During delivery of electrical stimulation therapy to patient 12 according to the one or more electrical stimulation programs (402), processor 210 periodically adjusts the electrical stimulation therapy delivered to the patient to prevent action potentials in the tissue of the patient evoked by the delivered electrical stimulation (404). For example, over time, the delivered stimulation may evoke compound action potentials, e.g., for the reasons described above, even though the therapy did not initially evoke compound action potentials when a clinician initially configured the electrical stimulation system. In some examples, processor 210 determines when the delivered electrical stimulation 402 evokes a compound action potential and adjusts the stimulation therapy in response to the determination (404). As described herein, the adjusted therapy does not result in an evoked compound action potential in the tissue during subsequent delivery of the electrical stimulation therapy.

For example, IMD 102, via the electrodes 116, 118 interposed on leads 16, senses target tissue site of the spinal column 20 of patient 12 to measure the electrical activity of the target tissue site. Processor 210 determines that the delivered electrical stimulation therapy evokes a compound action potential in the target tissue site of patient 12, and in response, adjusts the electrical stimulation therapy as described above. Processor 210 may determine that the compound action potentials are evoked by sensing the compound action potential via electrodes 116, 118, or other sensing device. In other examples, processor 210 may receive patient input indicating that the patient is experiencing paresthesia. In response to the receipt of the patient input, processor 210 may adjust the electrical stimulation therapy. In some examples, processor 210 adjusts the electrical stimulation therapy periodically based on the amount of time since the last adjustment, e.g., on a daily or weekly basis. In some example, processor 210 may initiate the adjustment to the therapy based on patient activity. For example, processor 210 may determine the patient has transitioned from a prone position to a sitting position, from a prone position to a supine position, from a sitting position to a running position, etc.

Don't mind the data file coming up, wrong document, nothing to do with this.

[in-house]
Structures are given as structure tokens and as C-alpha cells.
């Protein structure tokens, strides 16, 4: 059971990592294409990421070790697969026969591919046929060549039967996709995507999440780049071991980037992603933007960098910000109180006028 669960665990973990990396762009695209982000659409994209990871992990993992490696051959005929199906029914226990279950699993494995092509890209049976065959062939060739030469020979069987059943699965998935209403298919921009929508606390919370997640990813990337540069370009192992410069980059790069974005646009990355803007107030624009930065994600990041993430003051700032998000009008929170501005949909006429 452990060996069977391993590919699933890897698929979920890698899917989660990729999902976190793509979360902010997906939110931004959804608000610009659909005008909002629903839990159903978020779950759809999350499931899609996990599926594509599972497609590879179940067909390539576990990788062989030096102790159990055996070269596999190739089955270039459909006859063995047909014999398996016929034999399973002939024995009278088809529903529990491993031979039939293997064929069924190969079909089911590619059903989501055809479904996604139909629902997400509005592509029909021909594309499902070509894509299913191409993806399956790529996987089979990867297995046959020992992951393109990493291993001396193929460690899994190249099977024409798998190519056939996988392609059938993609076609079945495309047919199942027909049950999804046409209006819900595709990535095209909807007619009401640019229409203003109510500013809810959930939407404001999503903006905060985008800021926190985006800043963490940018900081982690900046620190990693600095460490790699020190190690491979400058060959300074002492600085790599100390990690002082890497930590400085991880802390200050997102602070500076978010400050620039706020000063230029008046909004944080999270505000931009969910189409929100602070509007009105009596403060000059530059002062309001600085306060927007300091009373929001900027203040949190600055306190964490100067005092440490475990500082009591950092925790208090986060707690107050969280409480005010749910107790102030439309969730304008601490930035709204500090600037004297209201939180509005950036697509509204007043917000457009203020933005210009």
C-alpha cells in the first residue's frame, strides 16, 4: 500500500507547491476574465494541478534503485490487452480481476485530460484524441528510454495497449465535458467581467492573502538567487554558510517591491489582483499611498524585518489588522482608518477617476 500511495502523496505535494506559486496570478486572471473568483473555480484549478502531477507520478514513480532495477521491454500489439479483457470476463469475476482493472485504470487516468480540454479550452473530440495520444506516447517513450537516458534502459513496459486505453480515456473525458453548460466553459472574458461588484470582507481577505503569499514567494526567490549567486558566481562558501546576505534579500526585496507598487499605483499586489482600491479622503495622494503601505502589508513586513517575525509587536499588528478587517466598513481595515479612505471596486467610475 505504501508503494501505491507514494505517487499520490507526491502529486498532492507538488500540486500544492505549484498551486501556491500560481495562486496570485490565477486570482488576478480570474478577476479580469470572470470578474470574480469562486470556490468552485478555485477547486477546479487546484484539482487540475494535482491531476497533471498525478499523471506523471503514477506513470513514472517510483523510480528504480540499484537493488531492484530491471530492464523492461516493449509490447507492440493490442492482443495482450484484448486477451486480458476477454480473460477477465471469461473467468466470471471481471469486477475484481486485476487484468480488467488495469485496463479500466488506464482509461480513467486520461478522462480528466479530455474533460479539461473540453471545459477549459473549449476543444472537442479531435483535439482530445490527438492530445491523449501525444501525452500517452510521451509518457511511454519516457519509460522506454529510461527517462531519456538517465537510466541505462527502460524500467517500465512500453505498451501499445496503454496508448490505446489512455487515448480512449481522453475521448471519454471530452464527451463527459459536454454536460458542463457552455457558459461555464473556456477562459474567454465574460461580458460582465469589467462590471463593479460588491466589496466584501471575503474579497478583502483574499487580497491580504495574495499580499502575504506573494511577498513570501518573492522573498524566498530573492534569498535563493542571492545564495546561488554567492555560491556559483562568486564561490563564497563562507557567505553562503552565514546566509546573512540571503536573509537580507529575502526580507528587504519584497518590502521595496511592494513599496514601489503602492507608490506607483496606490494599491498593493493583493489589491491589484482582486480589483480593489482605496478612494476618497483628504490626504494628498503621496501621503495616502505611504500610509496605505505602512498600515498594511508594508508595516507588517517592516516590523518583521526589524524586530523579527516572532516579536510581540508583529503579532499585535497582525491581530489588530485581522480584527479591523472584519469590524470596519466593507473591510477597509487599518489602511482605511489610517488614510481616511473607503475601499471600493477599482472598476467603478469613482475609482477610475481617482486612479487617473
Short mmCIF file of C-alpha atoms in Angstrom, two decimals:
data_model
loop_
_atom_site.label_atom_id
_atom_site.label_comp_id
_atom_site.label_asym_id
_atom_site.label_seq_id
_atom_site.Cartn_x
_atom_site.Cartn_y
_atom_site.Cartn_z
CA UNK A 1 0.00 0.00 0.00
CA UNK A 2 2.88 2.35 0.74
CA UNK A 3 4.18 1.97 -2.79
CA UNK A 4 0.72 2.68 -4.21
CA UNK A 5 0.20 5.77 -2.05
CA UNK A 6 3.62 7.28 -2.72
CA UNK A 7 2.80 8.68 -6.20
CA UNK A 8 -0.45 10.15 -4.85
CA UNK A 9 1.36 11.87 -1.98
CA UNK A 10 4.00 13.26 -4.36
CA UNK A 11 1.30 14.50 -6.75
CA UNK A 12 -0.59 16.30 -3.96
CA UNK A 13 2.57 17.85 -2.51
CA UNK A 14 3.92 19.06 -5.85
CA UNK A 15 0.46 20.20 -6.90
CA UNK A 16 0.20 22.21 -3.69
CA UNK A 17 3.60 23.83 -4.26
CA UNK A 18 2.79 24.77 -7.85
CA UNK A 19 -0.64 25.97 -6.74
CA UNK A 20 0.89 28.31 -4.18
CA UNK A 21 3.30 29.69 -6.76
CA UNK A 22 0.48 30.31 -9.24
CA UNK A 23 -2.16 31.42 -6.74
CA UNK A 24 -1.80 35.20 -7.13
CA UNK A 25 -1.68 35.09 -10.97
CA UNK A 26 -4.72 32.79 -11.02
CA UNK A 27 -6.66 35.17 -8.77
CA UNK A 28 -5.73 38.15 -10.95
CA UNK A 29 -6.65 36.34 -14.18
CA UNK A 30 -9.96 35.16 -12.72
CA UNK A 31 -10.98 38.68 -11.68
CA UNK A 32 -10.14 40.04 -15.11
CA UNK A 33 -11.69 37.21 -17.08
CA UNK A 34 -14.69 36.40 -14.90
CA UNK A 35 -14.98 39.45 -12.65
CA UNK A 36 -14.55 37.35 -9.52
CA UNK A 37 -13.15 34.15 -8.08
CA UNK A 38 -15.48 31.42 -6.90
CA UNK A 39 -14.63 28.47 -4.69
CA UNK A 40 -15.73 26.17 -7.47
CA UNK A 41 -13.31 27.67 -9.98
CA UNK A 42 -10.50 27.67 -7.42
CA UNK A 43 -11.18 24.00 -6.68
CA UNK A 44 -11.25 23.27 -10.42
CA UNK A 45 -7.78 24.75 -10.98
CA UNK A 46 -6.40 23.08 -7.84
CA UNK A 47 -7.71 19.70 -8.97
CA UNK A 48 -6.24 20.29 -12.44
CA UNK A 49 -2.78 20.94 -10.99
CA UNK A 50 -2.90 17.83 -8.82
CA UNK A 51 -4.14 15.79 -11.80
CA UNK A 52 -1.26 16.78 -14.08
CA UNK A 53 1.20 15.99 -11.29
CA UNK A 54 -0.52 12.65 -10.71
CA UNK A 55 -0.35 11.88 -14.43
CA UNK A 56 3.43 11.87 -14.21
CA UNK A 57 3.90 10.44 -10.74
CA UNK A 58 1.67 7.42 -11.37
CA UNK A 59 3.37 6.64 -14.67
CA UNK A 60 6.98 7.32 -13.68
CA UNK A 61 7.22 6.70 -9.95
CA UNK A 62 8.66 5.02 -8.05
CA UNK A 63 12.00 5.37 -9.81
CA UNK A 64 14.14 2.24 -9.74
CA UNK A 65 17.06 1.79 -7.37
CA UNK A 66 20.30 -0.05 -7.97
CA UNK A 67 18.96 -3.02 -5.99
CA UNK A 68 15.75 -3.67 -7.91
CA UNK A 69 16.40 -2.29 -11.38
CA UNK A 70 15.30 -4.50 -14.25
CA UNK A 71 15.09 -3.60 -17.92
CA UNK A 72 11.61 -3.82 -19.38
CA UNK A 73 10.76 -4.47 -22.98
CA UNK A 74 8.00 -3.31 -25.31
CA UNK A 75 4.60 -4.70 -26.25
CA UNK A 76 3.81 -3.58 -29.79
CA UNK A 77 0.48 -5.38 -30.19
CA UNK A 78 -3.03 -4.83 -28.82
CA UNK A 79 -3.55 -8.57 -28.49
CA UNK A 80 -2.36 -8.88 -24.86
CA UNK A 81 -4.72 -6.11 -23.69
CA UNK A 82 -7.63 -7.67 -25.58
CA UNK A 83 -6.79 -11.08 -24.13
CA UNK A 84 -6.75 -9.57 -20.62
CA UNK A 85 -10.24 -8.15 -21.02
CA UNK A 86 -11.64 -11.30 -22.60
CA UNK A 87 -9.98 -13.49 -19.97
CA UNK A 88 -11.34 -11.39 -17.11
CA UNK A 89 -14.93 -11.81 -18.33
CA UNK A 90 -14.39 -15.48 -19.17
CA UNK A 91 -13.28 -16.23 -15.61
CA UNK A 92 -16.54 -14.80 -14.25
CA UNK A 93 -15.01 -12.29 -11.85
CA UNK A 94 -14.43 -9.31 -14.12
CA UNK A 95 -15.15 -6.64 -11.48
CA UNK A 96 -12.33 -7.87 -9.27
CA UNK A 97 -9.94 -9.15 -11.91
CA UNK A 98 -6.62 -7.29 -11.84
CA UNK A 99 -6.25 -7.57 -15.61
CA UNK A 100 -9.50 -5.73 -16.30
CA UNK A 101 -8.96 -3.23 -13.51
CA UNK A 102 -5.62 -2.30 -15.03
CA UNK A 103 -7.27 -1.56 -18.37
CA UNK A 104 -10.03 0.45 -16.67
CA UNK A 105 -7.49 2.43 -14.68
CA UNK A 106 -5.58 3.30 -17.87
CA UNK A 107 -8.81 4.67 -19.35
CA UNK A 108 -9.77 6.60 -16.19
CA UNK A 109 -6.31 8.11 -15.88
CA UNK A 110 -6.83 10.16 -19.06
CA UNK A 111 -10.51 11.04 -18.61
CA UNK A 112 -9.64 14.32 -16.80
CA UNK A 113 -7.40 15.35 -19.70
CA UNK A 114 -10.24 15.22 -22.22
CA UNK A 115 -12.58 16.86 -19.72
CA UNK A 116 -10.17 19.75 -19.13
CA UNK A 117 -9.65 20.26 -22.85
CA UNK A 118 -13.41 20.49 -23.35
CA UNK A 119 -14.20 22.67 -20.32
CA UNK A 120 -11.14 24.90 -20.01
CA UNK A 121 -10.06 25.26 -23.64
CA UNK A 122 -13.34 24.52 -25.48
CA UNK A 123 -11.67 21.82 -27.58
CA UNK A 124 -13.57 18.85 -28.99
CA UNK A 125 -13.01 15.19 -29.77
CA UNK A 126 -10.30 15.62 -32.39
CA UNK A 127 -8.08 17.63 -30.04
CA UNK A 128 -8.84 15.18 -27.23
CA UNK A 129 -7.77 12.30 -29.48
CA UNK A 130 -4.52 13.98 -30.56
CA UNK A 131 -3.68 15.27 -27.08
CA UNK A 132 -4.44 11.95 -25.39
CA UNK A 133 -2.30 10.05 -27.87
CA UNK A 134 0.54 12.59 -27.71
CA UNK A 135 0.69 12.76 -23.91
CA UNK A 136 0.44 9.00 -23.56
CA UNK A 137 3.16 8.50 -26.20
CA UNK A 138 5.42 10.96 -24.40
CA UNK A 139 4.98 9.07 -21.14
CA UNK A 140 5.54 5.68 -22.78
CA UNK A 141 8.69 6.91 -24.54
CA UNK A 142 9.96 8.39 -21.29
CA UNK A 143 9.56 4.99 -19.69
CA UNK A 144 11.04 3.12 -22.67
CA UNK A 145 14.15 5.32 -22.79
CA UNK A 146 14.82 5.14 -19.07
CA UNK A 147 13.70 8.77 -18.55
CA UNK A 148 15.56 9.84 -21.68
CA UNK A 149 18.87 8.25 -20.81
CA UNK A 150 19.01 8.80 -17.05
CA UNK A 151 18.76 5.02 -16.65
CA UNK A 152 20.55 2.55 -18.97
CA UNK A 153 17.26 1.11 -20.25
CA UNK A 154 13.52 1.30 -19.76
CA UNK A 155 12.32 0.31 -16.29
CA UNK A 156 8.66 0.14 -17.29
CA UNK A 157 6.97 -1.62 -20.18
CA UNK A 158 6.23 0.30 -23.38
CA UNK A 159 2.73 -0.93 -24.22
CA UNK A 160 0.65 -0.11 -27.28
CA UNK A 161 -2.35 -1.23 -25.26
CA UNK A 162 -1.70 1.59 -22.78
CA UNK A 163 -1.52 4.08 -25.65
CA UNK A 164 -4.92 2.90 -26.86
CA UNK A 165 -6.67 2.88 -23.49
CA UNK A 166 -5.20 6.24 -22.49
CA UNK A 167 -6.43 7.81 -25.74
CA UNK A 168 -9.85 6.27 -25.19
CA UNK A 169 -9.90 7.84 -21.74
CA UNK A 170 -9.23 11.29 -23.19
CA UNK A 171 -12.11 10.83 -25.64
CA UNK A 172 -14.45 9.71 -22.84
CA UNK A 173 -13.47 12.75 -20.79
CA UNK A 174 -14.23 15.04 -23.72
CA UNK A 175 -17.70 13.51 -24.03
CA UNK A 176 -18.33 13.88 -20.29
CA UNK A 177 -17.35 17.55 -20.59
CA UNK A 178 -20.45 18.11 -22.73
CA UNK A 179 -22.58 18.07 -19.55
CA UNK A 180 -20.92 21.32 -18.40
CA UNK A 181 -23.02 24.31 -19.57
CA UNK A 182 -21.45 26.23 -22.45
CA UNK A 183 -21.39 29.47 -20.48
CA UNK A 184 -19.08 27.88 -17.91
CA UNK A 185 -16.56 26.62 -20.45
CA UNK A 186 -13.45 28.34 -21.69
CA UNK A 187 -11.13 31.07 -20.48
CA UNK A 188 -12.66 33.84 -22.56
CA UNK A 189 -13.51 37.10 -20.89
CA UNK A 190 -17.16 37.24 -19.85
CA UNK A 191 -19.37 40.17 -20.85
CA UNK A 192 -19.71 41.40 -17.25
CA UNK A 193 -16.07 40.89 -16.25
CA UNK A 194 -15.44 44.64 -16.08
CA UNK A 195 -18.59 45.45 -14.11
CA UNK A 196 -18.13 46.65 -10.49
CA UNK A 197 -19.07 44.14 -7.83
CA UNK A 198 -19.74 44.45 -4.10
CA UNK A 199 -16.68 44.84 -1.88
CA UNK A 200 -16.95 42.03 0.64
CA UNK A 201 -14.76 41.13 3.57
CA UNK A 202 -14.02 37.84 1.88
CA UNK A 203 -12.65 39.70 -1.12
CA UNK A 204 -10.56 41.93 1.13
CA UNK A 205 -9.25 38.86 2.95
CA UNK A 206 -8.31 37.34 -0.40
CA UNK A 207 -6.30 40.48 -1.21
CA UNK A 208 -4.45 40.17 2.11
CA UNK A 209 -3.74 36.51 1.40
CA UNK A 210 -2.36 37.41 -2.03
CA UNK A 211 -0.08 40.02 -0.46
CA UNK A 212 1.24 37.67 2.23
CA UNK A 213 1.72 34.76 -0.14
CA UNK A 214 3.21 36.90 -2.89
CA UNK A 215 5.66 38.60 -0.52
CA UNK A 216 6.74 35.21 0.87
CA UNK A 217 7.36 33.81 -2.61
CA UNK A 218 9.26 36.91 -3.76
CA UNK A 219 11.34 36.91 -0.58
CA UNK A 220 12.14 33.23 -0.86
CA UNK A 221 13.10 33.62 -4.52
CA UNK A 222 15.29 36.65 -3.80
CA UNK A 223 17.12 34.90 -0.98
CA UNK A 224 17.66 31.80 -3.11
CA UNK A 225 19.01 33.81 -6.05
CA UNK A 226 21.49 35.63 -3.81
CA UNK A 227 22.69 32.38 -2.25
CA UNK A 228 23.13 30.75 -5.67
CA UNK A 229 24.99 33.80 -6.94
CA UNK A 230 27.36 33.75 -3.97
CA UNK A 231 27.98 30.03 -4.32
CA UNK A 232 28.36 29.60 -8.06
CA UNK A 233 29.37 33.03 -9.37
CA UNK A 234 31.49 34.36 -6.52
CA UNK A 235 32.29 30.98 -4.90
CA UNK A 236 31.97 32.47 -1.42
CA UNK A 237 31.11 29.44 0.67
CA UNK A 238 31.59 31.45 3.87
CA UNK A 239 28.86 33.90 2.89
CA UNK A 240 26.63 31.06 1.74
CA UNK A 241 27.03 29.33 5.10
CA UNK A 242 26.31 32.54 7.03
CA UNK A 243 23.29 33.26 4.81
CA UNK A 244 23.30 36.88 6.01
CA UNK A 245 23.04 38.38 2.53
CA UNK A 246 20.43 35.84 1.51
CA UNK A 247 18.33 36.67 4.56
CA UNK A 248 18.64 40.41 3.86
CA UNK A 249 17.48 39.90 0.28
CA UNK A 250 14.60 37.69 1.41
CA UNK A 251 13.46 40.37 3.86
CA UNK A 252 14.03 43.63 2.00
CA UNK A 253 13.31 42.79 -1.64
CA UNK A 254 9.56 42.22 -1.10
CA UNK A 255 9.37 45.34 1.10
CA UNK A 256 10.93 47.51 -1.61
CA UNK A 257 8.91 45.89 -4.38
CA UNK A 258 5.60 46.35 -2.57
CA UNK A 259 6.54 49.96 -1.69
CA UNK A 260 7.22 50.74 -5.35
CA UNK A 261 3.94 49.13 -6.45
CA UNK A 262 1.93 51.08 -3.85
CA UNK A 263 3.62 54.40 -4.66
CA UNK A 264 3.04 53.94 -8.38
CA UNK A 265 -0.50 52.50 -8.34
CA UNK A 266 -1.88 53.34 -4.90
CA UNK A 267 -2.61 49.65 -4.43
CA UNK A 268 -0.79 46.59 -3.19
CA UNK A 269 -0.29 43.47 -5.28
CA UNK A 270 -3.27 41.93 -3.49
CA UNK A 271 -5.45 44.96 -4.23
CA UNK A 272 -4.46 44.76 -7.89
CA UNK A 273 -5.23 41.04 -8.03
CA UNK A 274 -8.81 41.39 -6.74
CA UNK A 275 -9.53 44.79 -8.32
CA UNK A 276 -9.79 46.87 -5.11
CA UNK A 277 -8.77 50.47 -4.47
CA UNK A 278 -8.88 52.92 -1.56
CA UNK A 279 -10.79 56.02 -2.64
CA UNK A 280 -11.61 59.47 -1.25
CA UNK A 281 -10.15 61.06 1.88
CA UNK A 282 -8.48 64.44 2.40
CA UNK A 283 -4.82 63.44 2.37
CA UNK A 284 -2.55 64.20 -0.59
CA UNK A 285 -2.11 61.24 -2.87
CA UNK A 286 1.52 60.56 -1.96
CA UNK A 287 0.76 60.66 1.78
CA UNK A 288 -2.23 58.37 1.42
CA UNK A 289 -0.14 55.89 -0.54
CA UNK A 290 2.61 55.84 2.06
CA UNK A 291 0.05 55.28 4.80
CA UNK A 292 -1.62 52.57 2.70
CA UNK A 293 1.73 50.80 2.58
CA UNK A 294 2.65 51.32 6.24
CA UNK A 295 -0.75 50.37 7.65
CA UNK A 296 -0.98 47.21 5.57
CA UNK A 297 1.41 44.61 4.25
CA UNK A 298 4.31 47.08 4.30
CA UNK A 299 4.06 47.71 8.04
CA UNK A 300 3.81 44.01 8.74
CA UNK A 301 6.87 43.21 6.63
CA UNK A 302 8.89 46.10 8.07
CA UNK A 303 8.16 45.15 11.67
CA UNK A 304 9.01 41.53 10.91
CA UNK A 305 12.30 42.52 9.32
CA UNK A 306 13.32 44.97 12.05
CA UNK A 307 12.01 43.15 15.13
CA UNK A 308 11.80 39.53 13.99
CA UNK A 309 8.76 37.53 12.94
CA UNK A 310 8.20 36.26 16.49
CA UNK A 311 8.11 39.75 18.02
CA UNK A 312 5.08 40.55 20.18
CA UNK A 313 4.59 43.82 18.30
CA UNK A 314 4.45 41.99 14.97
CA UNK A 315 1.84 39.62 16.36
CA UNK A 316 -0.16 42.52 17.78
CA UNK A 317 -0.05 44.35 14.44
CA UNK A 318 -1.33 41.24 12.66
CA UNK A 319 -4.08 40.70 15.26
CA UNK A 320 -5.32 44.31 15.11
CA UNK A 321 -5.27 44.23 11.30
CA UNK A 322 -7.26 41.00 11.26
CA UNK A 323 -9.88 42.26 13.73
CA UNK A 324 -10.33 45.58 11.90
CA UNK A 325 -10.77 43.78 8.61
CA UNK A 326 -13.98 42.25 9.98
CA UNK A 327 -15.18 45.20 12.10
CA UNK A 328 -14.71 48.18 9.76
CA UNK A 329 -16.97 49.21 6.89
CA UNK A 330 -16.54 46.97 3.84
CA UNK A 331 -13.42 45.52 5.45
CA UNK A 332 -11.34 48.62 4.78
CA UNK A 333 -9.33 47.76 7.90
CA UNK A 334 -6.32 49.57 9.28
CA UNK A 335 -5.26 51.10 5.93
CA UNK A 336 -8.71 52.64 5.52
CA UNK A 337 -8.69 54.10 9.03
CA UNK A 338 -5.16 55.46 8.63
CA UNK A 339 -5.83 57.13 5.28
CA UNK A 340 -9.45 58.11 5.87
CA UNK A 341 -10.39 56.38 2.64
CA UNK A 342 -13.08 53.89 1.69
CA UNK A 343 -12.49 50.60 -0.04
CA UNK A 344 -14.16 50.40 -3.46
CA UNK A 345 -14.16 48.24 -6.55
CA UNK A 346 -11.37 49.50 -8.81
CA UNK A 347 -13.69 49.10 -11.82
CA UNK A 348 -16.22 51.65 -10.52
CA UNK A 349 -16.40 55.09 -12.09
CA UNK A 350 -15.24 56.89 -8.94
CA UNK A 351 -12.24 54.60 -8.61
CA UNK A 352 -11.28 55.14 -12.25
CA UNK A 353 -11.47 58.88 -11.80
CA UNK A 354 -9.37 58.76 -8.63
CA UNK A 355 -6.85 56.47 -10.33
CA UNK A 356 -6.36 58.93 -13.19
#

In some examples, the one or more sensors are internal or external to patient 12. Such an example signal may include a signal indicating an electrically-evoked compound action potential (eCAP) of the tissue of the patient. Other examples of the signal include a signal received from one or more sensors configured to measure a compound action potential of the patient 12, or a side effect indicative of a compound action potential. For example, IMD may receive a signal from an accelerometer, a pressure sensor, a bending sensor, a sensor configured to detect a posture of patient 12, or a sensor configured to detect a respiratory function of patient 12. Such a sensor, for example, may be configured to detect when patient 112 is running, walking, standing, sitting, laying down, prone, supine, and the like (e.g., for a posture sensor), or coughing or suffering respiratory distress in patient 12 (e.g., for a sensor configured to detect respiratory function). However, in other examples, external programmer 104 receives a signal indicating a compound action potential in the target tissue of patient 12 and transmits a notification of a sensed evoked compound action potential to IMD 102.

In response to sensing the evoked compound action potential, IMD 102 adjusts at least one electrical stimulation therapy program of the plurality of electrical stimulation therapy programs (404). In one example, IMD 102 selects a value for the one or more parameters defining the electrical stimulation therapy such that delivery of the electrical stimulation therapy does not evoke a compound action potential in the patient. As another example, IMD 102 halts delivery of the electrical stimulation therapy. In yet another example, IMD 102 selects a different electrical stimulation therapy program of the plurality of electrical stimulation therapy programs describing the delivery of electrical stimulation to patient 12.